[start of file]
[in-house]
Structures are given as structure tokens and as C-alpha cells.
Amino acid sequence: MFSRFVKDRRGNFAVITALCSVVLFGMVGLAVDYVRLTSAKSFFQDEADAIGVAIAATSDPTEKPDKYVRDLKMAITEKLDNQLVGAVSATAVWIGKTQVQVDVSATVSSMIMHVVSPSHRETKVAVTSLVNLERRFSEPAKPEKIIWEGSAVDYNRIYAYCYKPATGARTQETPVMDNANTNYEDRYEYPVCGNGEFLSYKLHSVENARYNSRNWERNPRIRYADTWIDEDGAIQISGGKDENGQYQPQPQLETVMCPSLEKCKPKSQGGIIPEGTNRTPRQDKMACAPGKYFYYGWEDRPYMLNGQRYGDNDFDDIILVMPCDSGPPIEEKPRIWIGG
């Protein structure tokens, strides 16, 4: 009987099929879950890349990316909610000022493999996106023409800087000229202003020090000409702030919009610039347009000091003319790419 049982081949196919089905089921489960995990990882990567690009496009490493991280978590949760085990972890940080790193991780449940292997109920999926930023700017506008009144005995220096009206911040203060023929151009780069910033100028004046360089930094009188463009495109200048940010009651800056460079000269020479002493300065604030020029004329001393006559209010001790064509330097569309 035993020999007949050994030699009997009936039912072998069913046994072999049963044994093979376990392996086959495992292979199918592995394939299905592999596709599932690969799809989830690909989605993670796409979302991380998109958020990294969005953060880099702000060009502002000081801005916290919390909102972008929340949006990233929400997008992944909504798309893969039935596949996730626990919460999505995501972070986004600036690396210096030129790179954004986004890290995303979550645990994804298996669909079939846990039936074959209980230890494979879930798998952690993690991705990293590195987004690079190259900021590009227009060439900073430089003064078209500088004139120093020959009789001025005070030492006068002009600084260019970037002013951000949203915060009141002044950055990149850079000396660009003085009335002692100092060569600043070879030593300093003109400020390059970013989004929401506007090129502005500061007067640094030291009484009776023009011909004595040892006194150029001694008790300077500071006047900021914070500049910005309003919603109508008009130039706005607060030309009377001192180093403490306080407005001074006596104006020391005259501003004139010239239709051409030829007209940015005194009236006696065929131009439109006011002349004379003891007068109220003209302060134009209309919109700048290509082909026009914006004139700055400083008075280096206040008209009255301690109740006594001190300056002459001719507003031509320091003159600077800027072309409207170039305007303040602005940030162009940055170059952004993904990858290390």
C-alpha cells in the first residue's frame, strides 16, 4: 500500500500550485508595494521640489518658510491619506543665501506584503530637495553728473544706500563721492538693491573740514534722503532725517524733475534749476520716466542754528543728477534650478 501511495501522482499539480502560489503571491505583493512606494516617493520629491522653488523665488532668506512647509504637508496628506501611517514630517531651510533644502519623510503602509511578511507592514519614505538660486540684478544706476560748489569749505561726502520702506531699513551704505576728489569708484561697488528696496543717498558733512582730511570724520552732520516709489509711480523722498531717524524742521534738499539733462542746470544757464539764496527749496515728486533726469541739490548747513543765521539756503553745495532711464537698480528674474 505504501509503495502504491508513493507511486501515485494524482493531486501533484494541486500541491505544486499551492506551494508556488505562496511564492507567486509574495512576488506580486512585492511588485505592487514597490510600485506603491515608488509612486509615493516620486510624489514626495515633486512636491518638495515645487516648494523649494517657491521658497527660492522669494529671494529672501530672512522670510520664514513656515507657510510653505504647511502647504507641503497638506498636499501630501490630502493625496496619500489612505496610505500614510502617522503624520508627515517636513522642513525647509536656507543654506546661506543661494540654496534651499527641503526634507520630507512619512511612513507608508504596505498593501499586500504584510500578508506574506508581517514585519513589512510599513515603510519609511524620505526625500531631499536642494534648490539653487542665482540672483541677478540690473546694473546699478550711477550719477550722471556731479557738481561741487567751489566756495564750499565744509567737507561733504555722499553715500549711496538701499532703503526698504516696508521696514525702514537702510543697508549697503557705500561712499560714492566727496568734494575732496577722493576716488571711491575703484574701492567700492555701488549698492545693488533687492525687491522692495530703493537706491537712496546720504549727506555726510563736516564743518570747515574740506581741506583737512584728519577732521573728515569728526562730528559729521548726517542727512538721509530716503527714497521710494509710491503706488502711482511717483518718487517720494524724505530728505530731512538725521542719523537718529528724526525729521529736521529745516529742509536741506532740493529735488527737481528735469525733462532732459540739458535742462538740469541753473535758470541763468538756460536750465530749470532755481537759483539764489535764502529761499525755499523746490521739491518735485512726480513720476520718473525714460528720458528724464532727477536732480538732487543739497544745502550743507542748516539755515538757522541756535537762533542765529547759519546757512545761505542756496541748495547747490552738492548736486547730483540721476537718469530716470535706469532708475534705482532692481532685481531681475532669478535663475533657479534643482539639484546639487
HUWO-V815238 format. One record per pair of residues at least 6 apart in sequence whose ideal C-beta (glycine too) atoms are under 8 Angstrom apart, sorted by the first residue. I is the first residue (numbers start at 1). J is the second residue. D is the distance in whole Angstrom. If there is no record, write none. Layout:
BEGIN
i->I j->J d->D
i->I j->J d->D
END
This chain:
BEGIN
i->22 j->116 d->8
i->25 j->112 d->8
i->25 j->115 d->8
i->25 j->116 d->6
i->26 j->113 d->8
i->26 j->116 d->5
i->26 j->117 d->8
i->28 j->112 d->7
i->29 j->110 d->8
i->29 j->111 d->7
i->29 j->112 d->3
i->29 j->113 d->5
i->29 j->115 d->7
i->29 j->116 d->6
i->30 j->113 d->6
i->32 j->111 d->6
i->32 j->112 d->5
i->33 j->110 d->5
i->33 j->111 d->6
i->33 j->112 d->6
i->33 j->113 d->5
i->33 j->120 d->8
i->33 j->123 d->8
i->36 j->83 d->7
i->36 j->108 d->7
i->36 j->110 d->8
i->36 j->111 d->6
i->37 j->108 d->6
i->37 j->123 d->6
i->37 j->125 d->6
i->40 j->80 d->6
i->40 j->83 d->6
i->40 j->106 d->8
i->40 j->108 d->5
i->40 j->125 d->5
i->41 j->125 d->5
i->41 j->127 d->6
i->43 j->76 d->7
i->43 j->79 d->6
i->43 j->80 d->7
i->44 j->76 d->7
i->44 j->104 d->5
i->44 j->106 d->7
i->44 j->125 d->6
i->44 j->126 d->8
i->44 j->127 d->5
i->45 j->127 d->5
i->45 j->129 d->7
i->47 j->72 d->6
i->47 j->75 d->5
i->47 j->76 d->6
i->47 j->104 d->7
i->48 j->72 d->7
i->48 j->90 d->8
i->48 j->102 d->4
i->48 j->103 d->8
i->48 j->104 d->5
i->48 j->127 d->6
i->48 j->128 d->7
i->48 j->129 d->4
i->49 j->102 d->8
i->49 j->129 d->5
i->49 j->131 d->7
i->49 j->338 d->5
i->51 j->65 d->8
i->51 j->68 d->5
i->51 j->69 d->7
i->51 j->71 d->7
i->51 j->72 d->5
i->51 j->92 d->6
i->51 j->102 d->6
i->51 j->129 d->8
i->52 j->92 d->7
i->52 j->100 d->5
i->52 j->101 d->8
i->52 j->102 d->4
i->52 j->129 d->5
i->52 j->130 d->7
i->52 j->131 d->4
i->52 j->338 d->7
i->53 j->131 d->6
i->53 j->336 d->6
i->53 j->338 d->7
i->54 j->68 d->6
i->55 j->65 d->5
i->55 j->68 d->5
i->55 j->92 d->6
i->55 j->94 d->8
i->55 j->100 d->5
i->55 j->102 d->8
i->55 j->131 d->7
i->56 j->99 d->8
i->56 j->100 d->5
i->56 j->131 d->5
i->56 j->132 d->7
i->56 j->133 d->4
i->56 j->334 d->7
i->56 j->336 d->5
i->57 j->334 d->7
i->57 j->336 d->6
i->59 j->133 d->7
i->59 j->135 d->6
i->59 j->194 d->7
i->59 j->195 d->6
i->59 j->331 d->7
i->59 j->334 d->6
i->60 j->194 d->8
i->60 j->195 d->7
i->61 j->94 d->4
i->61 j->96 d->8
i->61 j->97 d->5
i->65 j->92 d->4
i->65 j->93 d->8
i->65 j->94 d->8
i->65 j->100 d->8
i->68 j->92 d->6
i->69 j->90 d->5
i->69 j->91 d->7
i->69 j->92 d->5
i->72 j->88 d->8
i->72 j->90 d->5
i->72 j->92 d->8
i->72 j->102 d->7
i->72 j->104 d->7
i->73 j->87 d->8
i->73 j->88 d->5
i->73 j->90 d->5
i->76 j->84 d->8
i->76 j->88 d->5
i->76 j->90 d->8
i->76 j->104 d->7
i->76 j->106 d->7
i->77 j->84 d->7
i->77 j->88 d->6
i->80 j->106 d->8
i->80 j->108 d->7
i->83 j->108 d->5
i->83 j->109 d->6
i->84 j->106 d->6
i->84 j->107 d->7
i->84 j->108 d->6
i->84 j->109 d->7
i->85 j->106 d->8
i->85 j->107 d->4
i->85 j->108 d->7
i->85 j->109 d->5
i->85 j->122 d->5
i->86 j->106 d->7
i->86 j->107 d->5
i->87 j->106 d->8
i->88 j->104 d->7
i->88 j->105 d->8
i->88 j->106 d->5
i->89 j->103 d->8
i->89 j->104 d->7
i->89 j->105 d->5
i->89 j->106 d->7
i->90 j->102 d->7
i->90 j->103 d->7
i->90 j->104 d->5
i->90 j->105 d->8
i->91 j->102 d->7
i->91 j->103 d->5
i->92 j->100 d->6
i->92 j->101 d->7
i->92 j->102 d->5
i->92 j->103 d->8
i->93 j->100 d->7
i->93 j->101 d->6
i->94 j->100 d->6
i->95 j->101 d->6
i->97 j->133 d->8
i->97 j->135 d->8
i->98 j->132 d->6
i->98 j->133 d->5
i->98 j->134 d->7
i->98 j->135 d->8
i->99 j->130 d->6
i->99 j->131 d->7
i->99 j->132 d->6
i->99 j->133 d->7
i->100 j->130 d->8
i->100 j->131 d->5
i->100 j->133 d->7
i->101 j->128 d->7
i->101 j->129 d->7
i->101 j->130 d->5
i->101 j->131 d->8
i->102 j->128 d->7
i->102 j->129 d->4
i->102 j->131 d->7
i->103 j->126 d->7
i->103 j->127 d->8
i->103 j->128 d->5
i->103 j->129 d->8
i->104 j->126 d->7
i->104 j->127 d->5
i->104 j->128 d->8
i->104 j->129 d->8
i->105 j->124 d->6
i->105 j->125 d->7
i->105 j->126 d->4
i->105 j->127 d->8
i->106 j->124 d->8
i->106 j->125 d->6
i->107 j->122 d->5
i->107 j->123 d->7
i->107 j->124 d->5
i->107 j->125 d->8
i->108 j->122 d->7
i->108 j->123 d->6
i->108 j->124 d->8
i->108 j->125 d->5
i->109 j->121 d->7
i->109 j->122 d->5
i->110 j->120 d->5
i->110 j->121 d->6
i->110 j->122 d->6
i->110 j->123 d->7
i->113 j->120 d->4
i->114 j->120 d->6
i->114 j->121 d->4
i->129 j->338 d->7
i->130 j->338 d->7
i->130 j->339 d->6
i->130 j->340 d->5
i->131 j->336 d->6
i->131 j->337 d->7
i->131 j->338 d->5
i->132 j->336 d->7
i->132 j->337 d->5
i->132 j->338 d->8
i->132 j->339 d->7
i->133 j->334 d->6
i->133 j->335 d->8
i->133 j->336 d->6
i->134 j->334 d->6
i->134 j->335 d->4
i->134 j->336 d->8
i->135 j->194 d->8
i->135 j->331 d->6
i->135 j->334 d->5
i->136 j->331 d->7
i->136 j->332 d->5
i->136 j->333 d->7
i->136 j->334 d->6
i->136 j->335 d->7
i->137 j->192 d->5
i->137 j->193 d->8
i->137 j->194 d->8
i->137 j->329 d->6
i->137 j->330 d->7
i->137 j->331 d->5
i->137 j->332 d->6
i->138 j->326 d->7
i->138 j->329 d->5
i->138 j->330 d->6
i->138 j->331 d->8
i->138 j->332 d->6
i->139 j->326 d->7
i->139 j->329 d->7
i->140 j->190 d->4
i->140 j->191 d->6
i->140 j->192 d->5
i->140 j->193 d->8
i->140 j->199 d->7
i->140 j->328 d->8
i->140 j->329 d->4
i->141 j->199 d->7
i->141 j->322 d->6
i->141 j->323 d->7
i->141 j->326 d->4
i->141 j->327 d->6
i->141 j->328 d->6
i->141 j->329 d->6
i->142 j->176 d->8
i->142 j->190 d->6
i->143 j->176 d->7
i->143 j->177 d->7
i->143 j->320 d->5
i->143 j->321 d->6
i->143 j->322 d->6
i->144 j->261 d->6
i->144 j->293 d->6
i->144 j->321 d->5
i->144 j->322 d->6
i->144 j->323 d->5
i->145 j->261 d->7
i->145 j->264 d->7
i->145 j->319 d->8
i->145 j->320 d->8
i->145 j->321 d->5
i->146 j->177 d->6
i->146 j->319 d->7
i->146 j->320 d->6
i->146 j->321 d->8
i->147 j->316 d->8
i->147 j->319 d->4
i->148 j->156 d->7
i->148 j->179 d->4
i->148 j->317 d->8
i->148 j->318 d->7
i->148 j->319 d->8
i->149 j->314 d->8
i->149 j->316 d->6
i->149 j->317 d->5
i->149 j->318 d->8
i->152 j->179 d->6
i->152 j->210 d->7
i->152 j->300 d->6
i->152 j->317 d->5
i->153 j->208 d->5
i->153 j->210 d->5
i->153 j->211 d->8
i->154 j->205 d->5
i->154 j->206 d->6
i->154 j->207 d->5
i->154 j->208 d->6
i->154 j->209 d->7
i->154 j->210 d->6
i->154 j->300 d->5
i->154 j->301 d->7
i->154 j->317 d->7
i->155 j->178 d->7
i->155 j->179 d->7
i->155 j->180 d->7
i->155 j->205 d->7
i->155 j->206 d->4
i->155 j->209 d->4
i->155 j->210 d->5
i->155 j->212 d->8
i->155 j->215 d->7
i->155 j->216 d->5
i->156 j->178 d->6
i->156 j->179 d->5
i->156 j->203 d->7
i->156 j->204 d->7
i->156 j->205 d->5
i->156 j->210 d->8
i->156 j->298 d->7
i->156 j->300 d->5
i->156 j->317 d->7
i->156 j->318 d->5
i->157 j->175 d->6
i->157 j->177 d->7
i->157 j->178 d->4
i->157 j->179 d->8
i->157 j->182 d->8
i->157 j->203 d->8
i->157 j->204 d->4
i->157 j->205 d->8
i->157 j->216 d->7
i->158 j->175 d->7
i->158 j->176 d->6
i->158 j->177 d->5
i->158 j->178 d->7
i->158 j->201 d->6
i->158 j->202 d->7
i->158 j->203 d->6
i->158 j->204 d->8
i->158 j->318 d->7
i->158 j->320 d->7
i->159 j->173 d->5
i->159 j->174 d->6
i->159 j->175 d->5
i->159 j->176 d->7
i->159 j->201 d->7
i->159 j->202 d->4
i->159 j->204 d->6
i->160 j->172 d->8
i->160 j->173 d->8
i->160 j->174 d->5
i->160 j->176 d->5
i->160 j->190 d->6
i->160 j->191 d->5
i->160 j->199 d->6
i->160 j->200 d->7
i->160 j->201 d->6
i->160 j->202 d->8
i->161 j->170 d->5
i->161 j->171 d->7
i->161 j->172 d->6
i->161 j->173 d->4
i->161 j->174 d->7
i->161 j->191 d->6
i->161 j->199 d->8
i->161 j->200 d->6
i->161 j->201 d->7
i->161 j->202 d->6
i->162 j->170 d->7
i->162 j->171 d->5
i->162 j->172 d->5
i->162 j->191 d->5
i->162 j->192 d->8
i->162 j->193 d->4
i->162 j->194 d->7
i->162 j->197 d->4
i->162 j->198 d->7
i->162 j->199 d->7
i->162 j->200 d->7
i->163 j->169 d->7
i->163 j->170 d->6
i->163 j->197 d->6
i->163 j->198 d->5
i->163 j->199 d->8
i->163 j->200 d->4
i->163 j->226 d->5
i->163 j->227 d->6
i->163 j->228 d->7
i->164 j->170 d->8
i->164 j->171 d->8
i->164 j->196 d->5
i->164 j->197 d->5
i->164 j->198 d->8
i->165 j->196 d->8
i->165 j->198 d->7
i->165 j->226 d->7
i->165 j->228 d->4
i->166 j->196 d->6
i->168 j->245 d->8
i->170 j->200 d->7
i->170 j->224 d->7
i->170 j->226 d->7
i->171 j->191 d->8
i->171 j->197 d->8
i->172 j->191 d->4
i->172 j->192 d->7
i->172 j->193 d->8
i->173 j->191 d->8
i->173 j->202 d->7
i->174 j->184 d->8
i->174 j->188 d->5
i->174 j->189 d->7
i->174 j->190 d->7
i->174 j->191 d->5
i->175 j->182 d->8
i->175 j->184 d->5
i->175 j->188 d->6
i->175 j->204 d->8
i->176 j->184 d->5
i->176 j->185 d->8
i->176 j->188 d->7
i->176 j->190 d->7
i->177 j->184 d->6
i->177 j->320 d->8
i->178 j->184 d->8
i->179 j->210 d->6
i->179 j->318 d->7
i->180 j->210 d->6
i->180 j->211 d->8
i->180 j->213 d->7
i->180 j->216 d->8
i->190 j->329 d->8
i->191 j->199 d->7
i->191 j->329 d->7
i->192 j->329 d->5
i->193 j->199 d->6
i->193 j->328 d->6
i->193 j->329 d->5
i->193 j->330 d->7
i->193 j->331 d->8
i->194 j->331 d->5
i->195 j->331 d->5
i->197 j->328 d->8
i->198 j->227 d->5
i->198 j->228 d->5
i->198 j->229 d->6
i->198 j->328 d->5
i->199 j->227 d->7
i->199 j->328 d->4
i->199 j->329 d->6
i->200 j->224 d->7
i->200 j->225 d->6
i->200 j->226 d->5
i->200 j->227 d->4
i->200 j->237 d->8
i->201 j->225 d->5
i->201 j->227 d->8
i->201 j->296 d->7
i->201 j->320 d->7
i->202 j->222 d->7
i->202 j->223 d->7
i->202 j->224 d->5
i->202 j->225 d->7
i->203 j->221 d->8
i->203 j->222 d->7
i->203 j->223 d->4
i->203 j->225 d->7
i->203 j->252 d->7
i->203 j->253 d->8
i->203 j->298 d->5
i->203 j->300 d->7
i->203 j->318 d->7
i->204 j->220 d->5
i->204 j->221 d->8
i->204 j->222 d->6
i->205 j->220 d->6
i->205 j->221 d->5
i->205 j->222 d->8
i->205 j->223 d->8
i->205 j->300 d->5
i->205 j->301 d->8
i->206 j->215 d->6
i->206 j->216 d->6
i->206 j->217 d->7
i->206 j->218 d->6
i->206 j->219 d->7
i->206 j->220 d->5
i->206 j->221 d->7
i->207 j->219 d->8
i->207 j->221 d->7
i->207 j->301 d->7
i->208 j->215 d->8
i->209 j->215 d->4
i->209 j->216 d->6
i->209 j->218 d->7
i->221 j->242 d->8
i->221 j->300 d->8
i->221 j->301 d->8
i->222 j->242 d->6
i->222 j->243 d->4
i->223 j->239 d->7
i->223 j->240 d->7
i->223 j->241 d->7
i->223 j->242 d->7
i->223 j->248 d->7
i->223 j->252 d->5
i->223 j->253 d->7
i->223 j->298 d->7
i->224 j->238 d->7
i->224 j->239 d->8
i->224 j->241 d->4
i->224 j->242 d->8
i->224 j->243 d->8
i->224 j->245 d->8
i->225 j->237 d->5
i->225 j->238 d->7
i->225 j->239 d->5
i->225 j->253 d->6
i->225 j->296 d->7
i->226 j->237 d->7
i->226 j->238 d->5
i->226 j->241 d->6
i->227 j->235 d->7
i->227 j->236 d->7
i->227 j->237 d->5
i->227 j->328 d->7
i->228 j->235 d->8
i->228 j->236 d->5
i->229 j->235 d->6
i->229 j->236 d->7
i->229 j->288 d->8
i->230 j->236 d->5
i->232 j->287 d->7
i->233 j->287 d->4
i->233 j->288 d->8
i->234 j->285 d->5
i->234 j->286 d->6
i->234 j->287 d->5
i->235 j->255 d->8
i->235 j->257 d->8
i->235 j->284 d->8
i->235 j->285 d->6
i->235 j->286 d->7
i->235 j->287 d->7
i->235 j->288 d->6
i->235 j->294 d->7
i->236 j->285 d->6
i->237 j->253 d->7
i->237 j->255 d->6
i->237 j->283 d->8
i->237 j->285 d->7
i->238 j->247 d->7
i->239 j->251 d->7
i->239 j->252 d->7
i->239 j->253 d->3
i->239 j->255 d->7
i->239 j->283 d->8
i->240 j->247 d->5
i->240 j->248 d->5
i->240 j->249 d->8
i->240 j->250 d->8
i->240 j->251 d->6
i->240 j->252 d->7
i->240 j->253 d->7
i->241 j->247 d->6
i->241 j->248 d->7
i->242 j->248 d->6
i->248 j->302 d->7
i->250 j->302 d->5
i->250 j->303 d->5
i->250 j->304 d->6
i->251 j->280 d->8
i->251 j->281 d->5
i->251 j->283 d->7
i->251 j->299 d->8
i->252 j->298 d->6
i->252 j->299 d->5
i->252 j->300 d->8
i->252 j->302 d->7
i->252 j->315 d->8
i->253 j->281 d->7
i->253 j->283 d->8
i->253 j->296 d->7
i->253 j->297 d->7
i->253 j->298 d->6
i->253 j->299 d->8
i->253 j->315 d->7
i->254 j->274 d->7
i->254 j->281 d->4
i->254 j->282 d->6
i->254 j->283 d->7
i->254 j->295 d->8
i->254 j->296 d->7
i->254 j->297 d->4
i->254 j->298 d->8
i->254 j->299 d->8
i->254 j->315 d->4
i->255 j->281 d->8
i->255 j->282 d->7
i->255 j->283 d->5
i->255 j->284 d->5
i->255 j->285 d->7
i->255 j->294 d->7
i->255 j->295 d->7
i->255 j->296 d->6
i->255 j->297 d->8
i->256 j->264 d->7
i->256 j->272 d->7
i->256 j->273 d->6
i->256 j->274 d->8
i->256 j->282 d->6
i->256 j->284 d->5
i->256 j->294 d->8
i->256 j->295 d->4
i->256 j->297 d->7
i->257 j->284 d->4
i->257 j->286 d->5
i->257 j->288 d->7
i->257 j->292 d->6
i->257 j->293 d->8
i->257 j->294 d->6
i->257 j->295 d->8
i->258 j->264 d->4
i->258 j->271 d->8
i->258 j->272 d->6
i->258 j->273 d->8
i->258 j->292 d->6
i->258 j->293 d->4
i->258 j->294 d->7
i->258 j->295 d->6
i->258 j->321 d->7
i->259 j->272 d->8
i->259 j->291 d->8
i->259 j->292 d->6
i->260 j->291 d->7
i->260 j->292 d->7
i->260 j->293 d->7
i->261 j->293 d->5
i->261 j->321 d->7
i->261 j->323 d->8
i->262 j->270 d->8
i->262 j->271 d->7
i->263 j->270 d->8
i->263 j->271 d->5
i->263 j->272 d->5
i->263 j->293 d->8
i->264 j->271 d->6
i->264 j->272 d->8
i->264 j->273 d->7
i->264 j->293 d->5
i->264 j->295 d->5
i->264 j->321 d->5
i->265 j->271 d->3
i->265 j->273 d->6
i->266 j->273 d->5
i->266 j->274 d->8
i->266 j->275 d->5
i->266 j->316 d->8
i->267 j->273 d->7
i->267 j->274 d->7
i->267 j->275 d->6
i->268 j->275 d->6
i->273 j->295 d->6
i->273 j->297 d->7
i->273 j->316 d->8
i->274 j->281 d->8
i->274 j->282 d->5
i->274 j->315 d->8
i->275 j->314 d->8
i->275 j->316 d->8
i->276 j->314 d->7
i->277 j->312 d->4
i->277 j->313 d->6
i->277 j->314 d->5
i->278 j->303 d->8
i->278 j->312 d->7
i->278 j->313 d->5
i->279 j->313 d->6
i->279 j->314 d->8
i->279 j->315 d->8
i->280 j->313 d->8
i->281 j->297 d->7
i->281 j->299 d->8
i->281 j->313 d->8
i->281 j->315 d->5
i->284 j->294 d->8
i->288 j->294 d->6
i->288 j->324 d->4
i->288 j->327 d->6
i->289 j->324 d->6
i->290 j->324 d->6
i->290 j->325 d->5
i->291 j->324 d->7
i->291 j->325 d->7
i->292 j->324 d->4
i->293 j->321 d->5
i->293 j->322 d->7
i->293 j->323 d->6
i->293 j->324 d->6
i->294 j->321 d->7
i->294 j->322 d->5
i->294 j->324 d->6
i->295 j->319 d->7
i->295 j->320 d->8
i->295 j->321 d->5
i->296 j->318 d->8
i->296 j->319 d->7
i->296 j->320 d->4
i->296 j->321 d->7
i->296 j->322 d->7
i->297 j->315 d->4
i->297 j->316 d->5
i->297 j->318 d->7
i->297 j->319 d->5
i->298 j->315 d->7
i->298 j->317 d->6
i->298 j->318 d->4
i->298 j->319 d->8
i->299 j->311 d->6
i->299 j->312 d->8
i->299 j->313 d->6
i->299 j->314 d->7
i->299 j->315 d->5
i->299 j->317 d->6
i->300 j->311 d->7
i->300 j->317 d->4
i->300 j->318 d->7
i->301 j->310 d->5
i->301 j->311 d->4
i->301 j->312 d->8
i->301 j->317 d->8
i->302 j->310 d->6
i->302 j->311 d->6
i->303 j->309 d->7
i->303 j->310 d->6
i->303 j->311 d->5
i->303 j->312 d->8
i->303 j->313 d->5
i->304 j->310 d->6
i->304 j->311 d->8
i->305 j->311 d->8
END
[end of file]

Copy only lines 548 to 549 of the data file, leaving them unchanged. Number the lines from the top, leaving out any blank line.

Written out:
i->225 j->237 d->5
i->225 j->238 d->7